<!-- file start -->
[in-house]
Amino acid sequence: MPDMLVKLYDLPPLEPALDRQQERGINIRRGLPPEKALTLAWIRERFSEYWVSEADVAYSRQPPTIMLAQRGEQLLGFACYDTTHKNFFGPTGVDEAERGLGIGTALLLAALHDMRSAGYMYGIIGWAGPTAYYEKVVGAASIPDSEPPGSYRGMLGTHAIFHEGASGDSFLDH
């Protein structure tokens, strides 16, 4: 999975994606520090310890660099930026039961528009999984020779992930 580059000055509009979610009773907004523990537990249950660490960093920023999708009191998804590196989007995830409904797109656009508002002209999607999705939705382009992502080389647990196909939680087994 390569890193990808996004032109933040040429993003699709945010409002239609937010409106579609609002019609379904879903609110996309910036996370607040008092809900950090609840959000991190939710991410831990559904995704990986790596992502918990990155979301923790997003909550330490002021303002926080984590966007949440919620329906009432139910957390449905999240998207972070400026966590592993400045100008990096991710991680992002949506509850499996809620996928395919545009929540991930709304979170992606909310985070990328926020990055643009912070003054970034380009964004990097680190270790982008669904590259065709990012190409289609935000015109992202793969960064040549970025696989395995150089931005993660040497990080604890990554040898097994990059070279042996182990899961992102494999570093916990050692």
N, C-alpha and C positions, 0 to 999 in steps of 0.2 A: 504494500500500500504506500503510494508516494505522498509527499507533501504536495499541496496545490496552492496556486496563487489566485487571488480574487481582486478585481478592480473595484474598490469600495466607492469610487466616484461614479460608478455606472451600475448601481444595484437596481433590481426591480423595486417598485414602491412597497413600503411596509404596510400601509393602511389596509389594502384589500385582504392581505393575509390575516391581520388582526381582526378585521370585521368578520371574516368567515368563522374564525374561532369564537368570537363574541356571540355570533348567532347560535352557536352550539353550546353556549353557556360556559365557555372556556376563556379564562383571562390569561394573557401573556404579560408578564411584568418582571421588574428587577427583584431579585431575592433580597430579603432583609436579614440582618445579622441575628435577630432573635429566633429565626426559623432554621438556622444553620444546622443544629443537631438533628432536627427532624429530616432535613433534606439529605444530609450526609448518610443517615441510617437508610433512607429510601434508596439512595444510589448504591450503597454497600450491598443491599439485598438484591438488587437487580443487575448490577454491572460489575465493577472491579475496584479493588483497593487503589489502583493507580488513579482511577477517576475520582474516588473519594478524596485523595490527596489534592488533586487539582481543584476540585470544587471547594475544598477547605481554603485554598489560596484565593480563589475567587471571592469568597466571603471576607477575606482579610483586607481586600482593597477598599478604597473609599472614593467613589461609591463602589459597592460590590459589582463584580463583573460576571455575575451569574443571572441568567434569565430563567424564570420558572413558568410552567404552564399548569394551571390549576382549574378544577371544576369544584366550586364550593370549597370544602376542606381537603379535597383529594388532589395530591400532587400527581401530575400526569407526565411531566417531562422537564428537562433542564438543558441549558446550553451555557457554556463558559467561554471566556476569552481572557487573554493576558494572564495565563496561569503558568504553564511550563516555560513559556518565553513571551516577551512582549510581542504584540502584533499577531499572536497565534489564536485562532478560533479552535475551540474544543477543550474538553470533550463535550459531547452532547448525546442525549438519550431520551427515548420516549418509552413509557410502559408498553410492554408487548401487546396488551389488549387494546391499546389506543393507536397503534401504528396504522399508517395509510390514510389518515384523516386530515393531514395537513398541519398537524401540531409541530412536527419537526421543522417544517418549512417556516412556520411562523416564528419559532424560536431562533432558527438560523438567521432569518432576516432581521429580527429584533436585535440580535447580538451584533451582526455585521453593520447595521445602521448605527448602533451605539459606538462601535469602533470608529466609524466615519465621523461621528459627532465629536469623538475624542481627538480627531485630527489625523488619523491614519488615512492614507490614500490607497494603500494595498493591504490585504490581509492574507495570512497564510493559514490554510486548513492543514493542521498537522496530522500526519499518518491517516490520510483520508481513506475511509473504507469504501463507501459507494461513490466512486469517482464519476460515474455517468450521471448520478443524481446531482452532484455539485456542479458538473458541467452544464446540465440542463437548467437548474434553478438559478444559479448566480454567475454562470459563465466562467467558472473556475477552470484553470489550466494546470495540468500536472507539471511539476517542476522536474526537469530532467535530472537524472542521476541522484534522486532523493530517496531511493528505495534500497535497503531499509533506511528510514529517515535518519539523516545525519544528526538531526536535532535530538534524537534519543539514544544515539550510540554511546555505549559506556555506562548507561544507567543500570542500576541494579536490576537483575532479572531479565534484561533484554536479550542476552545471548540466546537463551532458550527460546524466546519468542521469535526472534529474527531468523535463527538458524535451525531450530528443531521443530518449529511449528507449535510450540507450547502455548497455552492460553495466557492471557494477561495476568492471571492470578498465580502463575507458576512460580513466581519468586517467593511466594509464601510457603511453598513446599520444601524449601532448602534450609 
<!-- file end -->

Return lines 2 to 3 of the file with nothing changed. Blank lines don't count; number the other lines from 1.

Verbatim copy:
Amino acid sequence: MPDMLVKLYDLPPLEPALDRQQERGINIRRGLPPEKALTLAWIRERFSEYWVSEADVAYSRQPPTIMLAQRGEQLLGFACYDTTHKNFFGPTGVDEAERGLGIGTALLLAALHDMRSAGYMYGIIGWAGPTAYYEKVVGAASIPDSEPPGSYRGMLGTHAIFHEGASGDSFLDH
């Protein structure tokens, strides 16, 4: 999975994606520090310890660099930026039961528009999984020779992930 580059000055509009979610009773907004523990537990249950660490960093920023999708009191998804590196989007995830409904797109656009508002002209999607999705939705382009992502080389647990196909939680087994 390569890193990808996004032109933040040429993003699709945010409002239609937010409106579609609002019609379904879903609110996309910036996370607040008092809900950090609840959000991190939710991410831990559904995704990986790596992502918990990155979301923790997003909550330490002021303002926080984590966007949440919620329906009432139910957390449905999240998207972070400026966590592993400045100008990096991710991680992002949506509850499996809620996928395919545009929540991930709304979170992606909310985070990328926020990055643009912070003054970034380009964004990097680190270790982008669904590259065709990012190409289609935000015109992202793969960064040549970025696989395995150089931005993660040497990080604890990554040898097994990059070279042996182990899961992102494999570093916990050692």